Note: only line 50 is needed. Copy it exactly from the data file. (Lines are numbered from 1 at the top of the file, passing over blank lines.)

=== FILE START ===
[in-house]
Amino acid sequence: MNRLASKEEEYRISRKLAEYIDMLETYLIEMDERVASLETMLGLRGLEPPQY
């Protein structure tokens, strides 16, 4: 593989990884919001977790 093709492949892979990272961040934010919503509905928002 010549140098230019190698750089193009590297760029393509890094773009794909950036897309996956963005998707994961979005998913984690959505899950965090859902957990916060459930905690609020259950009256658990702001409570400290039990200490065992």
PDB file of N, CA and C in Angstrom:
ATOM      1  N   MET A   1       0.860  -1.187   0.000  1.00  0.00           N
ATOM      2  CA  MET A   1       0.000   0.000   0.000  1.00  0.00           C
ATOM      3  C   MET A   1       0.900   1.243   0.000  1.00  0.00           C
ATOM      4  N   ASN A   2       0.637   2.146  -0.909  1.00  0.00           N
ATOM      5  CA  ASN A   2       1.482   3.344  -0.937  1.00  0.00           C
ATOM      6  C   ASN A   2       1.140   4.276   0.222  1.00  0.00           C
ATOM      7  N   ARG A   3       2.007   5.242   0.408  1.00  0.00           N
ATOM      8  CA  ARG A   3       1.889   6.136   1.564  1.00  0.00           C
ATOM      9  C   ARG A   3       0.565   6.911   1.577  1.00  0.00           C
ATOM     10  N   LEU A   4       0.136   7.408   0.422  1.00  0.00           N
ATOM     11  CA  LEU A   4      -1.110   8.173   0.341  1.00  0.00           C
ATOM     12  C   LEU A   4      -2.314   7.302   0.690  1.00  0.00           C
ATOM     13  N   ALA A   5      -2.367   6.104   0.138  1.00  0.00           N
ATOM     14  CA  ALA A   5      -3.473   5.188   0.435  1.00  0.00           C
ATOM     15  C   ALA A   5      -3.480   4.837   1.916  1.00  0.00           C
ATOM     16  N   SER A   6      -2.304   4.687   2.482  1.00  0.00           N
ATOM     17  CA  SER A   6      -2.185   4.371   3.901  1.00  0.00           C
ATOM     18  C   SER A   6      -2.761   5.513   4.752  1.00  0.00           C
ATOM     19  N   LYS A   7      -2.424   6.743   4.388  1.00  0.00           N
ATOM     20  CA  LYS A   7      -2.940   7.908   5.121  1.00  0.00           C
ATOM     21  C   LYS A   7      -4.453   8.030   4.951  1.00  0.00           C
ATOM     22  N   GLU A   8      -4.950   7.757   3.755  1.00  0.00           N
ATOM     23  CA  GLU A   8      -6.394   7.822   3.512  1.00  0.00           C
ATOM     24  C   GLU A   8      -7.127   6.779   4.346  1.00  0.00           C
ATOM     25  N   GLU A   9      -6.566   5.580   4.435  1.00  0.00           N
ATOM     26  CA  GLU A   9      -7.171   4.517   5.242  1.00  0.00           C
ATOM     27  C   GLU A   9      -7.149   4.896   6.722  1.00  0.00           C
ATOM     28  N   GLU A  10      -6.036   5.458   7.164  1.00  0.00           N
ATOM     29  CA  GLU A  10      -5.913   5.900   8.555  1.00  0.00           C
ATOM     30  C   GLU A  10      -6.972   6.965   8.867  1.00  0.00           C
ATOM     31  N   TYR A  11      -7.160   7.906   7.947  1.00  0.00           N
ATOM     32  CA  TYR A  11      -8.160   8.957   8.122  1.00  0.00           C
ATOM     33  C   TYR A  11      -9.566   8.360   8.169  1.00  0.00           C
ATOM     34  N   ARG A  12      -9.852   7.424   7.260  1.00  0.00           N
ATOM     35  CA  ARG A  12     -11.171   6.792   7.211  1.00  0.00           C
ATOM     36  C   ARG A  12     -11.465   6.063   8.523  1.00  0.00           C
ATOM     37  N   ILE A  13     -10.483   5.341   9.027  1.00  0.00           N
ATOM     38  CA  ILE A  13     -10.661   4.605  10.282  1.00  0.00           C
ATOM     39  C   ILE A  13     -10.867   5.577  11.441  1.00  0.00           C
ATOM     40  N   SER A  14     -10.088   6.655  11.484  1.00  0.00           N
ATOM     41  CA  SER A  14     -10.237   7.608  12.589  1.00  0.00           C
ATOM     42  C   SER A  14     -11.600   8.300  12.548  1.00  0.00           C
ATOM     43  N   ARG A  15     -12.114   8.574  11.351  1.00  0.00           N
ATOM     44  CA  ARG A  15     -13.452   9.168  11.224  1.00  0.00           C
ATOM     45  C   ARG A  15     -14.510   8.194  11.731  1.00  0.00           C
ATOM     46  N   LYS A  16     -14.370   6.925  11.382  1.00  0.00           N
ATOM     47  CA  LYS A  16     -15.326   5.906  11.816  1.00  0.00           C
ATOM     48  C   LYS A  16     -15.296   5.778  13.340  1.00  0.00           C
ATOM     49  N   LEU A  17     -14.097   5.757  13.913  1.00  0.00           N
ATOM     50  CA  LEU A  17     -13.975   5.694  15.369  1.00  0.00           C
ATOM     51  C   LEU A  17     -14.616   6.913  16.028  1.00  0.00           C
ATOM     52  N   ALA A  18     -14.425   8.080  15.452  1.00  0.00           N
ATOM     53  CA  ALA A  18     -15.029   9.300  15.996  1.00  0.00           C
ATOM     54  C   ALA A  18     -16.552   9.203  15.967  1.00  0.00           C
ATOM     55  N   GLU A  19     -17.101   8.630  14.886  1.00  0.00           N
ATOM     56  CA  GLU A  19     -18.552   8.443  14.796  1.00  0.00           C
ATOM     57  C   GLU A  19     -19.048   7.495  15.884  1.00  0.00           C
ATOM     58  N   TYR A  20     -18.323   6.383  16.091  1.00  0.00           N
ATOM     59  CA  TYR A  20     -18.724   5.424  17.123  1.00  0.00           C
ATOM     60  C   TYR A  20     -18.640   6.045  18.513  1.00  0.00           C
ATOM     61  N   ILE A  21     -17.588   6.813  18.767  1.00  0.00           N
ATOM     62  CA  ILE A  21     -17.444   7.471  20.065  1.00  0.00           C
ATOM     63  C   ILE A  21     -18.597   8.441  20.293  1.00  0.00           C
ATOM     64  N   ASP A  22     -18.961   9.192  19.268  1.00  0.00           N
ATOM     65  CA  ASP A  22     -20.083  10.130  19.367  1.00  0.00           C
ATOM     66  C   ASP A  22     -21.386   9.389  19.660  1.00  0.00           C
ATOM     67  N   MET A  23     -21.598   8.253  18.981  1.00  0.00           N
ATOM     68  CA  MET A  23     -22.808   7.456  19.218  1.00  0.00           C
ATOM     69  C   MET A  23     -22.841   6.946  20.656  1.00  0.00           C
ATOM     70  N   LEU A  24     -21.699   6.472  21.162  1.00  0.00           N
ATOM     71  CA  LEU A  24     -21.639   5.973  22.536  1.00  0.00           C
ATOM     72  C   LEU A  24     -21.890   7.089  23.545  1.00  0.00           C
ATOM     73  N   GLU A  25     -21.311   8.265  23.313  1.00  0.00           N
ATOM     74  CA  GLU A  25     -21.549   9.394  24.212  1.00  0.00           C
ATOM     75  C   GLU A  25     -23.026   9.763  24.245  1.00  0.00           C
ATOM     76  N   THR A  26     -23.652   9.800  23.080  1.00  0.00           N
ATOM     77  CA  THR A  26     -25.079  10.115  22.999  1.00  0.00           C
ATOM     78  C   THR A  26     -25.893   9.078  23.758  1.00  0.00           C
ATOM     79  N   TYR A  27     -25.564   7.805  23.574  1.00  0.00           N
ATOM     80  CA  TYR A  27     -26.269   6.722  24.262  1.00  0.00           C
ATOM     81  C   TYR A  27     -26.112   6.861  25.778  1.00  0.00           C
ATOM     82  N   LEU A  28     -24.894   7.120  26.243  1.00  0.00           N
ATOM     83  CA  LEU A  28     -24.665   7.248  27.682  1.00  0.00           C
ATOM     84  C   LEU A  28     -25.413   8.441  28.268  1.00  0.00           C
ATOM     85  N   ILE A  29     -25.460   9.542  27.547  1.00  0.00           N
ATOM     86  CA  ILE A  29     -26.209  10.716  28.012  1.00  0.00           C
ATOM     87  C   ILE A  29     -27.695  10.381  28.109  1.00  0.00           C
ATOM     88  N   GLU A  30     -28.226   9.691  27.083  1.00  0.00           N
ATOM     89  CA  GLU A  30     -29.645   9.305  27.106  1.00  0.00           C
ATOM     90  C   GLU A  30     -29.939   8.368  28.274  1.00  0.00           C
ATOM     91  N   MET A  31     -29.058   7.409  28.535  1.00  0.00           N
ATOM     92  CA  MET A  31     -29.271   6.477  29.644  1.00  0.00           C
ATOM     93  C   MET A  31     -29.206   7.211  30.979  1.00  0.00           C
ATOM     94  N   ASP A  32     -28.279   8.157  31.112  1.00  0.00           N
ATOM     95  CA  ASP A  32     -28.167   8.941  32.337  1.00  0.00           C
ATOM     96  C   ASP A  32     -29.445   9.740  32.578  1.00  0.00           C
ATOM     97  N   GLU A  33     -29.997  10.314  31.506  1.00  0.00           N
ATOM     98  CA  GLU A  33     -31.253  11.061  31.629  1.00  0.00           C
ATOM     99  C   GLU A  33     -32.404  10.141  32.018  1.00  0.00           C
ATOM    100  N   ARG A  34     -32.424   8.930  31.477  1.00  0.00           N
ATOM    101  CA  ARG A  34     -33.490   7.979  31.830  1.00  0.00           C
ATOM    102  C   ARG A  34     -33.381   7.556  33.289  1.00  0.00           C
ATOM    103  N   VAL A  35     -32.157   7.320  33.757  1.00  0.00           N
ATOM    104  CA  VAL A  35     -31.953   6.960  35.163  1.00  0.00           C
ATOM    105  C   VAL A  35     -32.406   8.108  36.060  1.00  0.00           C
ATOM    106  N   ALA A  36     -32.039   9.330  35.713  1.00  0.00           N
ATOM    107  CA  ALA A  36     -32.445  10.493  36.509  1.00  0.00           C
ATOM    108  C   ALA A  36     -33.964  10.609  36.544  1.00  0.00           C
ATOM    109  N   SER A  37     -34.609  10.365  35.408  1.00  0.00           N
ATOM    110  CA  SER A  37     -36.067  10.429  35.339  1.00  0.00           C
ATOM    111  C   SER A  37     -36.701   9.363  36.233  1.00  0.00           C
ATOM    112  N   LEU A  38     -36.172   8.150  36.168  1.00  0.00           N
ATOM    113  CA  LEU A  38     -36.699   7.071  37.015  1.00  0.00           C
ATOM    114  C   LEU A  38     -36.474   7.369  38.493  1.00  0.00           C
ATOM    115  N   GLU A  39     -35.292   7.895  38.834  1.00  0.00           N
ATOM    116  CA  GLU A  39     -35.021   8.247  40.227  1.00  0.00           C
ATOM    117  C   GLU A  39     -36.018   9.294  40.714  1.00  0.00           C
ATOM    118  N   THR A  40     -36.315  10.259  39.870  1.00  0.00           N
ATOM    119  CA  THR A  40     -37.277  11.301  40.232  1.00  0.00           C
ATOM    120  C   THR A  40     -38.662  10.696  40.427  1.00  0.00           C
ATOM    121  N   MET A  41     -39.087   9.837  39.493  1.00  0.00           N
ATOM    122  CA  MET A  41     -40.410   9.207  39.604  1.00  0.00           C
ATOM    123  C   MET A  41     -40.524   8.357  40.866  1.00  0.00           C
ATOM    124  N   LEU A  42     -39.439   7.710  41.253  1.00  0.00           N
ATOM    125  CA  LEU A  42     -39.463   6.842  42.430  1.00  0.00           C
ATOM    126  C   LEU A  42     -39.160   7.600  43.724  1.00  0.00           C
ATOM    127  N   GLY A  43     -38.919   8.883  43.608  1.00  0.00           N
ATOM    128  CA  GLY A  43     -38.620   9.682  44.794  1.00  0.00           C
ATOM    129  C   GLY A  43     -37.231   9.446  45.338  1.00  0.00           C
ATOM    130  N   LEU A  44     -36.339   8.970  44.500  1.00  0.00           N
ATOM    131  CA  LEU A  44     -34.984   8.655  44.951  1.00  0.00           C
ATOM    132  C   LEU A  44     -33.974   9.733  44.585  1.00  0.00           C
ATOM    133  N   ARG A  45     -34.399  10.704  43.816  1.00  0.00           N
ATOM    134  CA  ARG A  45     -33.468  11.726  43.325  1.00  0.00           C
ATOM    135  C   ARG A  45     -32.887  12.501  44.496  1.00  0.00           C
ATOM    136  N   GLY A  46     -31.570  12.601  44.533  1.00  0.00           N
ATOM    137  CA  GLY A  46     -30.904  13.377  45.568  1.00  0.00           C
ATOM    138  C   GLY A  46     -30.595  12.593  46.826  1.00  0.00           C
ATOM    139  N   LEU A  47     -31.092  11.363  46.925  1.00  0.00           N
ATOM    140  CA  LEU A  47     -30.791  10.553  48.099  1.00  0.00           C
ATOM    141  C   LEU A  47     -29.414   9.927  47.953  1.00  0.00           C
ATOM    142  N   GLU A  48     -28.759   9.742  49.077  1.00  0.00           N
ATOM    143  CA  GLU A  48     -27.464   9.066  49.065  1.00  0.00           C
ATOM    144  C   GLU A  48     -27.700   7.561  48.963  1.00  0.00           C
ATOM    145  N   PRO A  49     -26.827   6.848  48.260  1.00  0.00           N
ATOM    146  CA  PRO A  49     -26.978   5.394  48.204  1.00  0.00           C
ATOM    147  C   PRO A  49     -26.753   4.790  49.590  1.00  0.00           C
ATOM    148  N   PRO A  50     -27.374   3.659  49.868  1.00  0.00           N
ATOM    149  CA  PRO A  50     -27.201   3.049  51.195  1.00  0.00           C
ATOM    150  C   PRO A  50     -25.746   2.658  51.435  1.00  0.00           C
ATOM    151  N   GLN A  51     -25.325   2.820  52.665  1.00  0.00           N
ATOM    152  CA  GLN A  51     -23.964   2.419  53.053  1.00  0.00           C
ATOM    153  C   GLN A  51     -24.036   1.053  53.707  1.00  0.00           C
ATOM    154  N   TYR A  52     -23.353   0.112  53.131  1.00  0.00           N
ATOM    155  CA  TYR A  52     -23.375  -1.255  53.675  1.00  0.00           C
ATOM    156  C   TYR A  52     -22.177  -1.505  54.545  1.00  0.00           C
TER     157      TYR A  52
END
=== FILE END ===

ATOM     46  N   LYS A  16     -14.370   6.925  11.382  1.00  0.00           N